This report was originally published by Tyler Durden at Zero Hedge
Parts of Iowa were left devastated as several tornadoes carved a path through the state. In Marshalltown, a city of 27,000 people around 50 miles northeast of Des Moines, roofs were peeled off buildings like tin cans, buildings were flattened, and the cupola of the historic courthouse was blown 175 feet to the ground as city officials declared a state of emergency with a 9pm curfew.
OH MY GOD. WATCH as an observed tornado just rips these houses to shreds in this Bondurant neighborhood. pic.twitter.com/SEwtuyWGFa
— KCCI News (@KCCINews) July 19, 2018
Debris goes flying as a tornado touches down in central Iowa, where several people were injured as severe storms moved through the area. https://t.co/aSC6Ixthco pic.twitter.com/xR0R138tQF
— ABC News (@ABC) July 20, 2018
Video shows tornado striking Marshalltown, Iowa, causing courthouse tower to collapse. ?: @b_hernandez21s pic.twitter.com/Hzxn4veeiD
— BuzzFeed Storm (@BuzzFeedStorm) July 19, 2018
Residents have been asked to stay out of the north part of town, as downed power lines, gas leaks and debris pose a danger.
Video from Brian McMullen of the tornado that moved through #Marshalltown #iawx @weareiowa5news pic.twitter.com/y2Va0Hegrd
— Taylor Kanost (@WxKanost) July 19, 2018
The damage was widespread, as the emergency room at the Marshalltown hospital remained open to treat injured patents, while the main hospital evacuated 40 patients, according to UnityPoint Health hospital spokeswoman Amy Varcue. Ten people injured by the storm had been treated by 7pm Thursday, while the extent of their injuries are unknown.
A spokesperson for UnityPoint Health in Marshalltown said the hospital sustained damage from the tornado as well and that 40 patients were being evacuated.
UnityPoint Health spokeswoman Amy Varcoe, who is based in Des Moines, said it was unclear how severely the UnityPoint hospital in Marshalltown was damaged, but the patients were relocated to the health system’s medical centers in Waterloo and Grundy Center and said they are “unable to treat incoming patients.” –KCCI
Tornadoes didn’t sapre Vermeer Manufacturing, which makes farm and construction equipment in the town of Pella around 40 miles southeast of Des Moines. Giant sheets of metal were scattered throughout a parking lot, as warehouses were destroyed.
The company which makes hay balers, mowers and equipment for the pipeline and forrestry industries employs around 2,800 people. CEO Jason Andringa said that 400 dealers and customers were in town this week to celebrate the company’s 70th anniversary, according to KCCI.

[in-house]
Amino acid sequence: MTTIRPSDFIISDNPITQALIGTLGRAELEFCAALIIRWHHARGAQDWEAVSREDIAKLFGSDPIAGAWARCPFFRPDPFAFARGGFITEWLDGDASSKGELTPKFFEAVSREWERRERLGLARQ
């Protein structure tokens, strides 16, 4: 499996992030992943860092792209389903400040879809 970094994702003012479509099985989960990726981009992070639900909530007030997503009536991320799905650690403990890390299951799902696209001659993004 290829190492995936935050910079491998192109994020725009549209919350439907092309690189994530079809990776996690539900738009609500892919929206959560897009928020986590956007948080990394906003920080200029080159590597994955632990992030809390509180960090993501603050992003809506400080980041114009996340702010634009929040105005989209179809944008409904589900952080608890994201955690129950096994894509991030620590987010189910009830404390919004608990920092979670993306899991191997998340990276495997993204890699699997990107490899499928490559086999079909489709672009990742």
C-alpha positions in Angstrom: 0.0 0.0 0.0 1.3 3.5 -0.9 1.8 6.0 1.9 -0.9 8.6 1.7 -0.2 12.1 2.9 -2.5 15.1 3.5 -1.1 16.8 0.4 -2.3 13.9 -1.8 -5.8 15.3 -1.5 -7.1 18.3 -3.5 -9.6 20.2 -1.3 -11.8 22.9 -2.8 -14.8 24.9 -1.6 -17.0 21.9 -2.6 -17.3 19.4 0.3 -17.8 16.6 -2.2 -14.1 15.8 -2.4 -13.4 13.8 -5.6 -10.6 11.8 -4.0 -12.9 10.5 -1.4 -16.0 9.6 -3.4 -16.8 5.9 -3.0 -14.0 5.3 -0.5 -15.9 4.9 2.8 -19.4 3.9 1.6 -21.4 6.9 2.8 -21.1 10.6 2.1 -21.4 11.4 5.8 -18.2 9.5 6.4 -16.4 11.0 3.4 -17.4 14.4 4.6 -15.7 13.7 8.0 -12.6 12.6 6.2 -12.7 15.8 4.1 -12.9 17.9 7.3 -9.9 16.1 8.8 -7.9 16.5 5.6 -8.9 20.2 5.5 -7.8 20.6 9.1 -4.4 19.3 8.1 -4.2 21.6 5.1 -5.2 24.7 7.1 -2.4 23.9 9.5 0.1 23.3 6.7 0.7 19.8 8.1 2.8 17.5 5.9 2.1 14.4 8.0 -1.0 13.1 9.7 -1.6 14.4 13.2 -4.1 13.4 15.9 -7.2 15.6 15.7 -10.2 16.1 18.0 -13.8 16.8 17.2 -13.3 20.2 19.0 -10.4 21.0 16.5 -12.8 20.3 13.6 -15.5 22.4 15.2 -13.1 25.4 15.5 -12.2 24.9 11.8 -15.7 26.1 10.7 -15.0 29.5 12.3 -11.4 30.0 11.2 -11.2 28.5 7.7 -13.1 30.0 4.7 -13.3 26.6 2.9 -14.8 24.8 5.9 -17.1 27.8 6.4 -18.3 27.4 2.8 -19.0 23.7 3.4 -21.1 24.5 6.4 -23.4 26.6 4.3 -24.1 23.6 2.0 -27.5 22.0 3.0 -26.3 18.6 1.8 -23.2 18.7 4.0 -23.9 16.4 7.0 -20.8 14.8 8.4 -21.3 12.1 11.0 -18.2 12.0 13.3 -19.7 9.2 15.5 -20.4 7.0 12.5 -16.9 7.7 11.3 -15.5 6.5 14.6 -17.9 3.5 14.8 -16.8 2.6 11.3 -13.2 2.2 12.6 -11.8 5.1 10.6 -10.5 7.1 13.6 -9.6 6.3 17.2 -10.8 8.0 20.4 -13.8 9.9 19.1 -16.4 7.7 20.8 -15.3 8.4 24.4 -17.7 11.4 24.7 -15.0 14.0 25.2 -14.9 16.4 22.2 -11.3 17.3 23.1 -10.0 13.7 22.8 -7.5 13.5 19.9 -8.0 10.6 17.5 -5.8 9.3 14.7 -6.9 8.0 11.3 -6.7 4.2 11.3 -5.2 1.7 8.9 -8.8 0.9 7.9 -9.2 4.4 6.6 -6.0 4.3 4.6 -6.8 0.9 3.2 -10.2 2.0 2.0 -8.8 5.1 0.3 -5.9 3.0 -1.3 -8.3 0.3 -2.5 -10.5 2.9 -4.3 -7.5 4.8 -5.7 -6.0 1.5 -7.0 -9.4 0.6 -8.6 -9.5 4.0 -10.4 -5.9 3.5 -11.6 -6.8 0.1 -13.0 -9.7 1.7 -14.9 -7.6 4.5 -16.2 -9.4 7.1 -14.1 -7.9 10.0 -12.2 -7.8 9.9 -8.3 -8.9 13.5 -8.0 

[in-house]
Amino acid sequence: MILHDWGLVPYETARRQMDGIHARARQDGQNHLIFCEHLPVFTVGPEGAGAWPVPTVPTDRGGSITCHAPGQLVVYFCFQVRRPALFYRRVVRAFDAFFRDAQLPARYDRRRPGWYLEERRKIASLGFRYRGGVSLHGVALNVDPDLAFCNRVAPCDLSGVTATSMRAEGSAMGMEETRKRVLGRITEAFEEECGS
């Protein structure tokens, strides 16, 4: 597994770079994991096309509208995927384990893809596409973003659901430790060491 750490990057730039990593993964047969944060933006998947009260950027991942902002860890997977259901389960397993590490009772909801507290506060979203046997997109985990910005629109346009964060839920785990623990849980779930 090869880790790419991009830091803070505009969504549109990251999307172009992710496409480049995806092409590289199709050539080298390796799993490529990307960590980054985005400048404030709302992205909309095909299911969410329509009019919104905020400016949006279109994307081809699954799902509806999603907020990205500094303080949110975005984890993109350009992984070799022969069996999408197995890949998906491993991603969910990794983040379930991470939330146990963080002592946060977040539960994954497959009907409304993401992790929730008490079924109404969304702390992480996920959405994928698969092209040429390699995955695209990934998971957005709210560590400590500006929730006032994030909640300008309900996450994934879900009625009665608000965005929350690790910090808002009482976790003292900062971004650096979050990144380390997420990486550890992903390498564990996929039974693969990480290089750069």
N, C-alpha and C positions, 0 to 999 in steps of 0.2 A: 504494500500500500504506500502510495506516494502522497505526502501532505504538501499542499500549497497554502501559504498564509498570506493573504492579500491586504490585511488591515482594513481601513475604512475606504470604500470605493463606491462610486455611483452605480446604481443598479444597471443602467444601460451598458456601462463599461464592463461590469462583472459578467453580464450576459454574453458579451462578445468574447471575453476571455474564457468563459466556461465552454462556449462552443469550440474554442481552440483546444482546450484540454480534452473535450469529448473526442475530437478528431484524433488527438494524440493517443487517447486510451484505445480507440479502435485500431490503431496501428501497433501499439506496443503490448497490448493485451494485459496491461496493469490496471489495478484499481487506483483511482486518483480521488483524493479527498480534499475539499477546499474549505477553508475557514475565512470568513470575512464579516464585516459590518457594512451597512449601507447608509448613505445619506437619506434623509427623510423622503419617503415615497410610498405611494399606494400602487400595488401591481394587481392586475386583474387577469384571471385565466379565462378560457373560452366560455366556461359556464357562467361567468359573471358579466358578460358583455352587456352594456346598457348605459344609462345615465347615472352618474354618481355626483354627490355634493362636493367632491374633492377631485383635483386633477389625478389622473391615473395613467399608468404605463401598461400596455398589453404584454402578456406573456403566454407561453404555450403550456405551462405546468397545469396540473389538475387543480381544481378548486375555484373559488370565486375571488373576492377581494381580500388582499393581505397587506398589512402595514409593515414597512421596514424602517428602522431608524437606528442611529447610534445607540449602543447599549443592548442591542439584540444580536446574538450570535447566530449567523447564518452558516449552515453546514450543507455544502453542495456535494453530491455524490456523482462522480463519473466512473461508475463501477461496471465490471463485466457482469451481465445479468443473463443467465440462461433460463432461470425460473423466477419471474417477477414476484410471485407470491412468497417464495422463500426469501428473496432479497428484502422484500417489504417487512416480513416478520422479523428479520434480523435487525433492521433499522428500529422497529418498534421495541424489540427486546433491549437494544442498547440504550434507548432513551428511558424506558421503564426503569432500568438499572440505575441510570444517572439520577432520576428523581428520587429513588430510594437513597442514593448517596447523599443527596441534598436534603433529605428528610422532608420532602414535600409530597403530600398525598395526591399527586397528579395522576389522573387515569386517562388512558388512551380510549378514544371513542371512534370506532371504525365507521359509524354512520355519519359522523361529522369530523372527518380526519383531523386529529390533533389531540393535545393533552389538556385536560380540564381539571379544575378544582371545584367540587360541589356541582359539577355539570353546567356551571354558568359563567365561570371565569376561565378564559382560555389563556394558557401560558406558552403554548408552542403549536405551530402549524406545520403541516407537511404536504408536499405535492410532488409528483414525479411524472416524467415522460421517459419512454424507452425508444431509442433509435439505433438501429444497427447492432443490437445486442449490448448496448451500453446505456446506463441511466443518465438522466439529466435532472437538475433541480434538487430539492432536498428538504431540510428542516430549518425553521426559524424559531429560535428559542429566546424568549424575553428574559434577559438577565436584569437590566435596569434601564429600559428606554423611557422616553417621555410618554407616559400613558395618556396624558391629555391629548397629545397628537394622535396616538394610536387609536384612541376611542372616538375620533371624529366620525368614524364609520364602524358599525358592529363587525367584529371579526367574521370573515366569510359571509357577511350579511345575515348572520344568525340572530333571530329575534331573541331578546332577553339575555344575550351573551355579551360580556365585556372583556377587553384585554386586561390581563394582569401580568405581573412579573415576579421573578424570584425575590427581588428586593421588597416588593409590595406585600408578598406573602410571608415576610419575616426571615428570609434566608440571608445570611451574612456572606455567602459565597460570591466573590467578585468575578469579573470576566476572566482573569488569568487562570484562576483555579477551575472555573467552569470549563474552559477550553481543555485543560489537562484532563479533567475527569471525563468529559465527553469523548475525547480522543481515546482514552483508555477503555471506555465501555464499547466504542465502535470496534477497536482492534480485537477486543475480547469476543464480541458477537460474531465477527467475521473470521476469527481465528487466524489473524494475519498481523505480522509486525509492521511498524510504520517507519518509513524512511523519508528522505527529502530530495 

Vice President of Operations Vince Newendorp said the east half of the company’s campus, which includes seven manufacturing buildings, sustained extensive damage.
He said the plant activated its storm warning system and workers were in shelters when the storm hit. –KCCI
Pella Police Lt. Shane Cox told KCCI that several plant workers were taken to the hospital, however the number of people and the extent of their injuries are unknown. Emergency responders entered the damaged building to search for any trapped victims.
Feel very lucky – took a direct tornado hit in downtown Marshalltown with my sister – pic.twitter.com/s6Gt10DQbr
— Golfergirldee (@golfergirldee) July 19, 2018
Pieces of wood deeply pierced into the bumper of this car in Marshalltown. #Tornado damage always is frightening. #IAwx pic.twitter.com/pKWJpQa7ZP
— Nick Stewart (@NStewCBS2) July 20, 2018
Tornado’s aftermath: Vehicles flipped over and piled on top of one another in the parking lot of a central Iowa company where several people were injured as severe weather made its way across the region. https://t.co/DiOiUkfw2Q pic.twitter.com/AOFOapIqEq
— ABC News (@ABC) July 20, 2018
North of Altoona, double tornado. Wow man. Wow. #iawx pic.twitter.com/y5M3oSZmo5
— Stefanie the First of Her Name Queen of twitte®? (@jbelcap) July 19, 2018
This is why I love having a basement. If I was a real estate builder, all my properties would have really cool man cave type basements, wine and cheese cellers.
Praying for y’all.
Wind Blew & shit flew! Its possible to prep for this type thing. Root Cellar stocked with preps and you can tell FEMA to kiss ass. Watch the insurance companys try and weasel out and not pay. Tell Vemeeer to come to Arkansas. Every town has empty manufacturing buildings they can have for free if they bring jobs so the tax base grows.